In “Chew” #46 by John Layman and Rob Guillory, the FDA marches on after last issue’s bloody battle. Tony gets assigned yet another new partner as a new FDA interim director steps in, and Colby’s plan is partially revealed.
“Chew” #46 begins with prologue set in the ninth level of Hell. The sequence and the punchline are predictable, but its primary purpose is to reassure readers about Poyo’s fate after the last issue’s shocking ending. It won’t be the last readers will see of Poyo, even though Layman sneakily suggests that the prologue events may just be wishful thinking. Guillory makes the scene worth the panel space regardless with several background visual jokes, including Satan’s TV dinner, a cameo appearance by Hitler and photo portraits of Kim Jong-un, Charles Manson and Dan Quayle.
The characters in “Chew” often seem two-dimensional until suddenly they’re not flat anymore. Layman gets Colby off the bench and beats him up in record time. Prior to the last story arc, Colby was first a foil to Tony, and then his complicated personal life was fodder for various plot shenanigans. Right now, he’s never been more important to the plot. Despite how pretty much all of Colby’s action and ideas have been epic fails during his brief time in the limelight, Guillory’s skills with facial expressions and body language keep Colby sympathetic. It’s obvious that Colby wants to make amends and he’s also probably in psychological shock from guilt and grief, but no one at the FDA or USDA is keeping an eye on him. This keeps his actions believable as well as exciting. Layman has always been good about keeping the reader’s disbelief suspended, and “Chew” #46 is a great example. Gummi tanks and new food powers are all just more fun in the Chew-verse, but Colby’s motivations must add up, and they do. Colby never gets to say what he’s up to, and the reader has to infer from context, which is another neat display of Layman and Guillory’s skills.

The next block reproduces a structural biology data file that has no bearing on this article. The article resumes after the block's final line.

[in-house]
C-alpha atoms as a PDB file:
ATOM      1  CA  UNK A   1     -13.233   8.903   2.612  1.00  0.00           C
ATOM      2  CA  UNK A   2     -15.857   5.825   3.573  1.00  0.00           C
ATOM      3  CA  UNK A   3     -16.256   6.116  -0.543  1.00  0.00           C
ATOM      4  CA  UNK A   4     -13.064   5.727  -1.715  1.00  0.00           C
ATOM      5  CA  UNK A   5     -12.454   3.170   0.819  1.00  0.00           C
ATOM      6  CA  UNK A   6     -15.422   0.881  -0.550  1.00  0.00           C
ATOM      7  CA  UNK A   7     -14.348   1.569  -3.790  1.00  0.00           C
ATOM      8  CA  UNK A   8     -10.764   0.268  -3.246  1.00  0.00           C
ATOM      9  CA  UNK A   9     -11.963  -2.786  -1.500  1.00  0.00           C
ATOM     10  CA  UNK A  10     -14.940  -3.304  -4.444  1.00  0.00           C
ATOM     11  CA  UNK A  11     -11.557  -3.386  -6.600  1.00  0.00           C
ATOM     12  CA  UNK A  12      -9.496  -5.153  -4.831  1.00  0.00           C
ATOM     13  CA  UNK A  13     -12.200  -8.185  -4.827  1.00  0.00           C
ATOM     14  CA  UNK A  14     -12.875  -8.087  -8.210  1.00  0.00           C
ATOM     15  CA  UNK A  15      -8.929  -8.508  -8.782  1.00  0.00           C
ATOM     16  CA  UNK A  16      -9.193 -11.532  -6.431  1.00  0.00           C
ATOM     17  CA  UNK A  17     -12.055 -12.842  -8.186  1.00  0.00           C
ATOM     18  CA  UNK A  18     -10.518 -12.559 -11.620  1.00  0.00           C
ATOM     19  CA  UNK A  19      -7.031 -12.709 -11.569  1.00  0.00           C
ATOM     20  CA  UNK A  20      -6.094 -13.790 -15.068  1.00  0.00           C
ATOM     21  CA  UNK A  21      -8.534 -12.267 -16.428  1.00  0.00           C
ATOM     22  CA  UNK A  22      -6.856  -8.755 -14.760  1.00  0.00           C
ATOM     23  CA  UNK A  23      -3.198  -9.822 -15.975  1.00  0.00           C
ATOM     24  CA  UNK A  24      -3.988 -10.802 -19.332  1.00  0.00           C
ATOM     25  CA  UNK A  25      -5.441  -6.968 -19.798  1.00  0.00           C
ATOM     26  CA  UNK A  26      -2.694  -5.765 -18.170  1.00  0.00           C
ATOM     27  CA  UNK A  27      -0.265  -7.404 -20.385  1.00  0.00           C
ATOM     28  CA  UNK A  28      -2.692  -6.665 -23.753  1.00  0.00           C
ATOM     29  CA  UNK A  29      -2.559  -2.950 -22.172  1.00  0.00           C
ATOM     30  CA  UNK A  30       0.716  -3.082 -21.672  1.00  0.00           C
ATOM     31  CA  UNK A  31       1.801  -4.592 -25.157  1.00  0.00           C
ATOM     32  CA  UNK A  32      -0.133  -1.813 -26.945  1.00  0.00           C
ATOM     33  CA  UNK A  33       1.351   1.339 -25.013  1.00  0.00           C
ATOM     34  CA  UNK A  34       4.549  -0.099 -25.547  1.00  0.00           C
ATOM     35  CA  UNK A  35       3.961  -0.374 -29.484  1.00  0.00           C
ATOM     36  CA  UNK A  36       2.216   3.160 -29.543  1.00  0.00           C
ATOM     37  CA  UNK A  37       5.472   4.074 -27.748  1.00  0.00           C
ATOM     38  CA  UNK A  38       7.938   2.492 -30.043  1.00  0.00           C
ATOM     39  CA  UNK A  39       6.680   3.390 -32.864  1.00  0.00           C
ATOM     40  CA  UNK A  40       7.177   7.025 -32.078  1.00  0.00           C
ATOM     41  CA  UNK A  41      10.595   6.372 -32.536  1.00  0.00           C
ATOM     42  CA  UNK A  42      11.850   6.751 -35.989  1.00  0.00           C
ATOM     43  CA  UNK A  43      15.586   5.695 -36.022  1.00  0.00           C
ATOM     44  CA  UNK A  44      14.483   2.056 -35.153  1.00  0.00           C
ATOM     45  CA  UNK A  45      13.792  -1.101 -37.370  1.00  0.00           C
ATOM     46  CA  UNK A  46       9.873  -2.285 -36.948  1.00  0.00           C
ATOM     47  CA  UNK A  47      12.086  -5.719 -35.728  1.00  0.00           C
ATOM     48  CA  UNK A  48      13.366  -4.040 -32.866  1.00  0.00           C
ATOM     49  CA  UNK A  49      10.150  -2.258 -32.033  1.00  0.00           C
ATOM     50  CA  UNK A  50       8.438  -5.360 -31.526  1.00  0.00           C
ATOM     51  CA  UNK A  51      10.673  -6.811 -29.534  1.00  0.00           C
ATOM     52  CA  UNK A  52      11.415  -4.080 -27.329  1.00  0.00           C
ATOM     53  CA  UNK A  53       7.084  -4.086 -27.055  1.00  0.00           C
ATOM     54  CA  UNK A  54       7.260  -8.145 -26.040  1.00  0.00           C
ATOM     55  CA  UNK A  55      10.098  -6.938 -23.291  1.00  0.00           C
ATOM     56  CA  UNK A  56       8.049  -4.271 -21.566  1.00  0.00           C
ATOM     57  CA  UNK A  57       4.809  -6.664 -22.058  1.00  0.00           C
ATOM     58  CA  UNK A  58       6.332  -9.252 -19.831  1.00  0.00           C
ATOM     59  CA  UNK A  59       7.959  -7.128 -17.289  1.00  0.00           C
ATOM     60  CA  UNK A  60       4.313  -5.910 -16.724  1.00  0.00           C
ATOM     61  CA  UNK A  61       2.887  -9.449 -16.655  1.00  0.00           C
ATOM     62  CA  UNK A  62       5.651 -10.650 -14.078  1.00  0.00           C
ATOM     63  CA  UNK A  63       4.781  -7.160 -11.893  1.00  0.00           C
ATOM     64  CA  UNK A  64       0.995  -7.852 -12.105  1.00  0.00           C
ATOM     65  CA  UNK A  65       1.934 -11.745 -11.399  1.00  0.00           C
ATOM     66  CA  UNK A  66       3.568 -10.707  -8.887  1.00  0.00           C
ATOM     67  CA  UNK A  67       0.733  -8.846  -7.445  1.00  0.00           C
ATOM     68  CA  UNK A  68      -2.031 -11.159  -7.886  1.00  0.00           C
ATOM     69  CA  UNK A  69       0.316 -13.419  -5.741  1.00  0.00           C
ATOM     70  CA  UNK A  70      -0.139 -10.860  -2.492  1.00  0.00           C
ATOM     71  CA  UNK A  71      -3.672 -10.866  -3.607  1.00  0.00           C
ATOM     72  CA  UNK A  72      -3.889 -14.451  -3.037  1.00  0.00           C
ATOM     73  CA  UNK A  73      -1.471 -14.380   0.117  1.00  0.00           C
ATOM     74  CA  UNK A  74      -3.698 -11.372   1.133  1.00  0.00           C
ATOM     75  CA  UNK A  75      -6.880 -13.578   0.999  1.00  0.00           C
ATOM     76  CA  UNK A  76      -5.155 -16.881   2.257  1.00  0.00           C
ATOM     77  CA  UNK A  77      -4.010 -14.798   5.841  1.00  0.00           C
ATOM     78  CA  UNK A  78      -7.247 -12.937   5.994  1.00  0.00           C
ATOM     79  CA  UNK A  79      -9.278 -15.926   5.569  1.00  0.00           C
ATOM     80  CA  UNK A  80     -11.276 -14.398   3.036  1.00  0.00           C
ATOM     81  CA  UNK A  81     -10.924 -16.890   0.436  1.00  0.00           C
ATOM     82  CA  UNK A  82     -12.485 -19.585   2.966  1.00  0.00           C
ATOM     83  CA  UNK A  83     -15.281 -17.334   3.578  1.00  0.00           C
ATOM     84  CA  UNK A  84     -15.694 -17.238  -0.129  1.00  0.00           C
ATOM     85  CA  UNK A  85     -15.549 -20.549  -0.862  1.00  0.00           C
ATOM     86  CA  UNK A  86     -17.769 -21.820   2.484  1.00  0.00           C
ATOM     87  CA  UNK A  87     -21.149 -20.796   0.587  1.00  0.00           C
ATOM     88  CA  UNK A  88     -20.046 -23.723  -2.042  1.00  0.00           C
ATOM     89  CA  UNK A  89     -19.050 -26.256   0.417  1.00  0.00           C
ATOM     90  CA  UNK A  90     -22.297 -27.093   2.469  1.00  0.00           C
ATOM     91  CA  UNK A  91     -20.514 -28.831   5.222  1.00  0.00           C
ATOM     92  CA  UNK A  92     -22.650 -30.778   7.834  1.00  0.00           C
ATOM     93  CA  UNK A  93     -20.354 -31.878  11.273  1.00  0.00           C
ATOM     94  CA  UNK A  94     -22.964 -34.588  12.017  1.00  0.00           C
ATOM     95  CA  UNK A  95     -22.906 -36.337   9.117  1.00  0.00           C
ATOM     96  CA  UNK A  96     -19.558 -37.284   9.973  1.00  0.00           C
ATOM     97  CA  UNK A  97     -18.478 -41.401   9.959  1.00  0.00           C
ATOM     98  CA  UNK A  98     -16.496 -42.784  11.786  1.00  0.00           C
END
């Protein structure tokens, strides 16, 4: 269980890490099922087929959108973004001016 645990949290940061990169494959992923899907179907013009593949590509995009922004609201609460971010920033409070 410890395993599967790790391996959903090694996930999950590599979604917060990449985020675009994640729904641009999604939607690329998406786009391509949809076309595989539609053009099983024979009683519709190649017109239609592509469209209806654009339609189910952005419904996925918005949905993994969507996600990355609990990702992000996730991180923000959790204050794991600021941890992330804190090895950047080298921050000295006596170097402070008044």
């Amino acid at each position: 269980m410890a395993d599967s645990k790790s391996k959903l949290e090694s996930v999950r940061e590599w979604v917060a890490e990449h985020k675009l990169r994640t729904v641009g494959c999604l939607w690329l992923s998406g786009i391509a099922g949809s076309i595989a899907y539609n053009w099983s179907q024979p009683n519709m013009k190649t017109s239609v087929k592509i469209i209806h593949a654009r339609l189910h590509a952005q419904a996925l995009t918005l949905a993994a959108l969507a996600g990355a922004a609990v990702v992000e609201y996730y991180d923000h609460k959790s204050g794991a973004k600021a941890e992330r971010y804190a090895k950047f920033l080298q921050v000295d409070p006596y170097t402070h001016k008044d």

The rest of “Chew” #46 checks in with the survivors of last issue’s massacre. Nothing really huge happens, with the exception of how Colby changes his plan on the last page. Tony’s new mission and his hilarious interactions with his new partner take a backseat to Colby’s plans in emotional impact, but its normalcy also keeps “Chew” more even-toned. The Sugar Rush Sweet Shack case, like most of Tony’s smaller missions, is quickly wrapped up. It’s extra satisfying in “Chew” #46, however, because it’s proof that the show does go on, even when several agents are dead or in critical condition. The interim director of the FDA is amusing, even though readers don’t see much of him, and Tony’s new partner is even more hilarious.
Layman and Wells’ color work in “Chew” #46 doesn’t draw much attention to itself, but it enhances the storytelling by emphasizing character entrances and clarifying the back and forth of conversations. The art team makes subjects like the jaw breaker cannon pop over neutral backgrounds, and the color also guides the reader through the characters’ moods that range from depressed to manic.
“Chew” #46 doesn’t suffer even though several major characters are temporarily out of commission, and Layman and Guillory show that they can stick the landing of their most shocking plot twist to date.